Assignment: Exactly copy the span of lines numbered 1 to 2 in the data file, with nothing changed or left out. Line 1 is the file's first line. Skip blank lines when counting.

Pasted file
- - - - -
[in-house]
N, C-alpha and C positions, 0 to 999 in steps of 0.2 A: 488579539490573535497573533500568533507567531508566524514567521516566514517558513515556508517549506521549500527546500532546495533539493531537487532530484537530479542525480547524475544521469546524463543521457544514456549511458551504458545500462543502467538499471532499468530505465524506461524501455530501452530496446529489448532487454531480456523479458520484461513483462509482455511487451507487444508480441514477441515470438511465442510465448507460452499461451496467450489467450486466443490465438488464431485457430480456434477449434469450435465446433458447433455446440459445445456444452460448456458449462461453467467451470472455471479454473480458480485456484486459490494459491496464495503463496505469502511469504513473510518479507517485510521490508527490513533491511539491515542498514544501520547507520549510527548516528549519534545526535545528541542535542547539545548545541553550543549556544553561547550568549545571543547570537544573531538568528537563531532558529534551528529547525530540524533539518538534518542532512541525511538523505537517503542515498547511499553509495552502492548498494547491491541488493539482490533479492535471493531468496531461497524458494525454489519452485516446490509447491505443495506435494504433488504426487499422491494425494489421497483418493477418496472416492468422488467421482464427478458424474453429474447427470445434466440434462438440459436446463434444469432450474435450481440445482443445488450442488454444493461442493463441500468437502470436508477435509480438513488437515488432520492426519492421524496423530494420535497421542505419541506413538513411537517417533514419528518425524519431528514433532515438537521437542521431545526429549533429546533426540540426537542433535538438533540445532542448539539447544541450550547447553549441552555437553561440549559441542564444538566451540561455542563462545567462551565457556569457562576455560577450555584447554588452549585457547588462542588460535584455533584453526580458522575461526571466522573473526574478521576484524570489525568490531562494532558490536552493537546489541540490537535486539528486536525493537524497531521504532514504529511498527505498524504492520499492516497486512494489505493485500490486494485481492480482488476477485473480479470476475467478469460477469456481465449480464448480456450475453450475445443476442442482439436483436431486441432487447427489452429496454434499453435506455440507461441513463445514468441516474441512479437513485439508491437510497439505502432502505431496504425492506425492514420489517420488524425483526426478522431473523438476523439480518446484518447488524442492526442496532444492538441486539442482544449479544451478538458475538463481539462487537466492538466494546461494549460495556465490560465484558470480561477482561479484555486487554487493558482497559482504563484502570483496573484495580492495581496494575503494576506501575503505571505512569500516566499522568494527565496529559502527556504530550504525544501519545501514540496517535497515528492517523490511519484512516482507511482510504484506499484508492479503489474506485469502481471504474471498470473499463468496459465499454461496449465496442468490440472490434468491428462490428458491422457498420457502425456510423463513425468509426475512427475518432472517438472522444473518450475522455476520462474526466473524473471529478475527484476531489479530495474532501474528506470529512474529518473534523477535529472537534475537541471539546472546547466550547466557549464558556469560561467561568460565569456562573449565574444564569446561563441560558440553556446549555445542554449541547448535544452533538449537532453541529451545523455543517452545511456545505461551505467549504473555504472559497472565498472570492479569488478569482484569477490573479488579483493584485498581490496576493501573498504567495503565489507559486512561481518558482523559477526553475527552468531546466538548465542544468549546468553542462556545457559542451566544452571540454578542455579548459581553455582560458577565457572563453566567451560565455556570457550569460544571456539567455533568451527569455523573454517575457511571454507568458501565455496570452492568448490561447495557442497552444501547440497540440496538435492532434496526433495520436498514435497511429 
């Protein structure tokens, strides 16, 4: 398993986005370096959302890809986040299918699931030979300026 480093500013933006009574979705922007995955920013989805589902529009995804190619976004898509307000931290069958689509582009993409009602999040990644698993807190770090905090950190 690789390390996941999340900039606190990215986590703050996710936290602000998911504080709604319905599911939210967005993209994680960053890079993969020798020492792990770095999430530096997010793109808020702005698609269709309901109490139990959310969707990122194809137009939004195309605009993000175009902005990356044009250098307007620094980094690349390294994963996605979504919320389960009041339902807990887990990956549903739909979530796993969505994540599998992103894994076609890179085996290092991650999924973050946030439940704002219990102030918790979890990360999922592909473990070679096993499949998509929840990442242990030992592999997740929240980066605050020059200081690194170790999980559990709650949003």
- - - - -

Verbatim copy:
[in-house]
N, C-alpha and C positions, 0 to 999 in steps of 0.2 A: 488579539490573535497573533500568533507567531508566524514567521516566514517558513515556508517549506521549500527546500532546495533539493531537487532530484537530479542525480547524475544521469546524463543521457544514456549511458551504458545500462543502467538499471532499468530505465524506461524501455530501452530496446529489448532487454531480456523479458520484461513483462509482455511487451507487444508480441514477441515470438511465442510465448507460452499461451496467450489467450486466443490465438488464431485457430480456434477449434469450435465446433458447433455446440459445445456444452460448456458449462461453467467451470472455471479454473480458480485456484486459490494459491496464495503463496505469502511469504513473510518479507517485510521490508527490513533491511539491515542498514544501520547507520549510527548516528549519534545526535545528541542535542547539545548545541553550543549556544553561547550568549545571543547570537544573531538568528537563531532558529534551528529547525530540524533539518538534518542532512541525511538523505537517503542515498547511499553509495552502492548498494547491491541488493539482490533479492535471493531468496531461497524458494525454489519452485516446490509447491505443495506435494504433488504426487499422491494425494489421497483418493477418496472416492468422488467421482464427478458424474453429474447427470445434466440434462438440459436446463434444469432450474435450481440445482443445488450442488454444493461442493463441500468437502470436508477435509480438513488437515488432520492426519492421524496423530494420535497421542505419541506413538513411537517417533514419528518425524519431528514433532515438537521437542521431545526429549533429546533426540540426537542433535538438533540445532542448539539447544541450550547447553549441552555437553561440549559441542564444538566451540561455542563462545567462551565457556569457562576455560577450555584447554588452549585457547588462542588460535584455533584453526580458522575461526571466522573473526574478521576484524570489525568490531562494532558490536552493537546489541540490537535486539528486536525493537524497531521504532514504529511498527505498524504492520499492516497486512494489505493485500490486494485481492480482488476477485473480479470476475467478469460477469456481465449480464448480456450475453450475445443476442442482439436483436431486441432487447427489452429496454434499453435506455440507461441513463445514468441516474441512479437513485439508491437510497439505502432502505431496504425492506425492514420489517420488524425483526426478522431473523438476523439480518446484518447488524442492526442496532444492538441486539442482544449479544451478538458475538463481539462487537466492538466494546461494549460495556465490560465484558470480561477482561479484555486487554487493558482497559482504563484502570483496573484495580492495581496494575503494576506501575503505571505512569500516566499522568494527565496529559502527556504530550504525544501519545501514540496517535497515528492517523490511519484512516482507511482510504484506499484508492479503489474506485469502481471504474471498470473499463468496459465499454461496449465496442468490440472490434468491428462490428458491422457498420457502425456510423463513425468509426475512427475518432472517438472522444473518450475522455476520462474526466473524473471529478475527484476531489479530495474532501474528506470529512474529518473534523477535529472537534475537541471539546472546547466550547466557549464558556469560561467561568460565569456562573449565574444564569446561563441560558440553556446549555445542554449541547448535544452533538449537532453541529451545523455543517452545511456545505461551505467549504473555504472559497472565498472570492479569488478569482484569477490573479488579483493584485498581490496576493501573498504567495503565489507559486512561481518558482523559477526553475527552468531546466538548465542544468549546468553542462556545457559542451566544452571540454578542455579548459581553455582560458577565457572563453566567451560565455556570457550569460544571456539567455533568451527569455523573454517575457511571454507568458501565455496570452492568448490561447495557442497552444501547440497540440496538435492532434496526433495520436498514435497511429 